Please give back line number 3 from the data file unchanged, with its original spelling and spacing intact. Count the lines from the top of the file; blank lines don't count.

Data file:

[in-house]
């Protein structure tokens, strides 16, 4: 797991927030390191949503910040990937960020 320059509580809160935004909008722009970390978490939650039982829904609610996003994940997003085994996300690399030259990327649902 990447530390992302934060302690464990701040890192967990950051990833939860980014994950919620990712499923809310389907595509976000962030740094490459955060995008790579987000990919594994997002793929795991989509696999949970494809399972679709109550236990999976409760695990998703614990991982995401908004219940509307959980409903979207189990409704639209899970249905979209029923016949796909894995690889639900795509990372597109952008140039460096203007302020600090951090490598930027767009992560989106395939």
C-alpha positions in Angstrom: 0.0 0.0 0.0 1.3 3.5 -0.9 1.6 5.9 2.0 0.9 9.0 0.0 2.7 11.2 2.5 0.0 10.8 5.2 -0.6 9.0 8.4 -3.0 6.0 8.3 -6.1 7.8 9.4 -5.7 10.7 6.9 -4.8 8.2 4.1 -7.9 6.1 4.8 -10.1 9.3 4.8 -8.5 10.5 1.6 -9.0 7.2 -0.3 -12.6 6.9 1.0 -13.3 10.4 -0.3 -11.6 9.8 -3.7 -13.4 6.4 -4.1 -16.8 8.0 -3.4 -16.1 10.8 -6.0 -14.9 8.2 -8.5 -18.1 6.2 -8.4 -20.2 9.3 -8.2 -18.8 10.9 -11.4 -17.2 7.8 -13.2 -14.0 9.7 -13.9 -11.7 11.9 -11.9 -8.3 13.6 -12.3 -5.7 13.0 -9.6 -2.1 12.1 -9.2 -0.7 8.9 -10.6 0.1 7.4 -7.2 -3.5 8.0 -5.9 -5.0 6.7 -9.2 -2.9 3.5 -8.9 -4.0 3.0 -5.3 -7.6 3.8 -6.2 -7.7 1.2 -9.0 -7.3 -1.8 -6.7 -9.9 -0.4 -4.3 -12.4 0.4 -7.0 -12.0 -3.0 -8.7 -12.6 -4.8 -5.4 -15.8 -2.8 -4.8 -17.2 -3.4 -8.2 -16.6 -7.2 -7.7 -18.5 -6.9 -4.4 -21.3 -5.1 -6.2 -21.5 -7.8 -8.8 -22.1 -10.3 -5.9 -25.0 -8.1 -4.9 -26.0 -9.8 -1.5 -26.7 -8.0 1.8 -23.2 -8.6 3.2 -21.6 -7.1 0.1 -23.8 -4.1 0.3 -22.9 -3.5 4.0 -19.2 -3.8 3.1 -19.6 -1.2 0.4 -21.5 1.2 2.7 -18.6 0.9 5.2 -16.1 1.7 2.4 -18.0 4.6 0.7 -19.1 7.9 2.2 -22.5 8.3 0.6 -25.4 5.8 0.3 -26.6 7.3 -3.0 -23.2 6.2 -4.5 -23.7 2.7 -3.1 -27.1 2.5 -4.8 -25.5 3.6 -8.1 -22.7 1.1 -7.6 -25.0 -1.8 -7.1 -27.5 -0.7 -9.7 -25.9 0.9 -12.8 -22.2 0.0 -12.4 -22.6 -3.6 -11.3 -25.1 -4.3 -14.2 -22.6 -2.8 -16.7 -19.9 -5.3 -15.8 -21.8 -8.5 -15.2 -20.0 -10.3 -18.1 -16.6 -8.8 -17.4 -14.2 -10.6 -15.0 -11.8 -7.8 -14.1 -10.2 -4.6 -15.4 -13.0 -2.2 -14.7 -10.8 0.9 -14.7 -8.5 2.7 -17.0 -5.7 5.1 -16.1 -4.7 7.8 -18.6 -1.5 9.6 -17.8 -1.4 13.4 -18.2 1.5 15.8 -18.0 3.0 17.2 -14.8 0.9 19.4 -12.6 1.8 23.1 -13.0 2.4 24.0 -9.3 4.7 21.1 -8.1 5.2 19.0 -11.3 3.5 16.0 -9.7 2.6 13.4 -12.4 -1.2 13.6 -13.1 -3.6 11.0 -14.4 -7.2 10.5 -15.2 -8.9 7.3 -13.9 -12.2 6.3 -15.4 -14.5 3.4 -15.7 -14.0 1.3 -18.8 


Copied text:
C-alpha positions in Angstrom: 0.0 0.0 0.0 1.3 3.5 -0.9 1.6 5.9 2.0 0.9 9.0 0.0 2.7 11.2 2.5 0.0 10.8 5.2 -0.6 9.0 8.4 -3.0 6.0 8.3 -6.1 7.8 9.4 -5.7 10.7 6.9 -4.8 8.2 4.1 -7.9 6.1 4.8 -10.1 9.3 4.8 -8.5 10.5 1.6 -9.0 7.2 -0.3 -12.6 6.9 1.0 -13.3 10.4 -0.3 -11.6 9.8 -3.7 -13.4 6.4 -4.1 -16.8 8.0 -3.4 -16.1 10.8 -6.0 -14.9 8.2 -8.5 -18.1 6.2 -8.4 -20.2 9.3 -8.2 -18.8 10.9 -11.4 -17.2 7.8 -13.2 -14.0 9.7 -13.9 -11.7 11.9 -11.9 -8.3 13.6 -12.3 -5.7 13.0 -9.6 -2.1 12.1 -9.2 -0.7 8.9 -10.6 0.1 7.4 -7.2 -3.5 8.0 -5.9 -5.0 6.7 -9.2 -2.9 3.5 -8.9 -4.0 3.0 -5.3 -7.6 3.8 -6.2 -7.7 1.2 -9.0 -7.3 -1.8 -6.7 -9.9 -0.4 -4.3 -12.4 0.4 -7.0 -12.0 -3.0 -8.7 -12.6 -4.8 -5.4 -15.8 -2.8 -4.8 -17.2 -3.4 -8.2 -16.6 -7.2 -7.7 -18.5 -6.9 -4.4 -21.3 -5.1 -6.2 -21.5 -7.8 -8.8 -22.1 -10.3 -5.9 -25.0 -8.1 -4.9 -26.0 -9.8 -1.5 -26.7 -8.0 1.8 -23.2 -8.6 3.2 -21.6 -7.1 0.1 -23.8 -4.1 0.3 -22.9 -3.5 4.0 -19.2 -3.8 3.1 -19.6 -1.2 0.4 -21.5 1.2 2.7 -18.6 0.9 5.2 -16.1 1.7 2.4 -18.0 4.6 0.7 -19.1 7.9 2.2 -22.5 8.3 0.6 -25.4 5.8 0.3 -26.6 7.3 -3.0 -23.2 6.2 -4.5 -23.7 2.7 -3.1 -27.1 2.5 -4.8 -25.5 3.6 -8.1 -22.7 1.1 -7.6 -25.0 -1.8 -7.1 -27.5 -0.7 -9.7 -25.9 0.9 -12.8 -22.2 0.0 -12.4 -22.6 -3.6 -11.3 -25.1 -4.3 -14.2 -22.6 -2.8 -16.7 -19.9 -5.3 -15.8 -21.8 -8.5 -15.2 -20.0 -10.3 -18.1 -16.6 -8.8 -17.4 -14.2 -10.6 -15.0 -11.8 -7.8 -14.1 -10.2 -4.6 -15.4 -13.0 -2.2 -14.7 -10.8 0.9 -14.7 -8.5 2.7 -17.0 -5.7 5.1 -16.1 -4.7 7.8 -18.6 -1.5 9.6 -17.8 -1.4 13.4 -18.2 1.5 15.8 -18.0 3.0 17.2 -14.8 0.9 19.4 -12.6 1.8 23.1 -13.0 2.4 24.0 -9.3 4.7 21.1 -8.1 5.2 19.0 -11.3 3.5 16.0 -9.7 2.6 13.4 -12.4 -1.2 13.6 -13.1 -3.6 11.0 -14.4 -7.2 10.5 -15.2 -8.9 7.3 -13.9 -12.2 6.3 -15.4 -14.5 3.4 -15.7 -14.0 1.3 -18.8 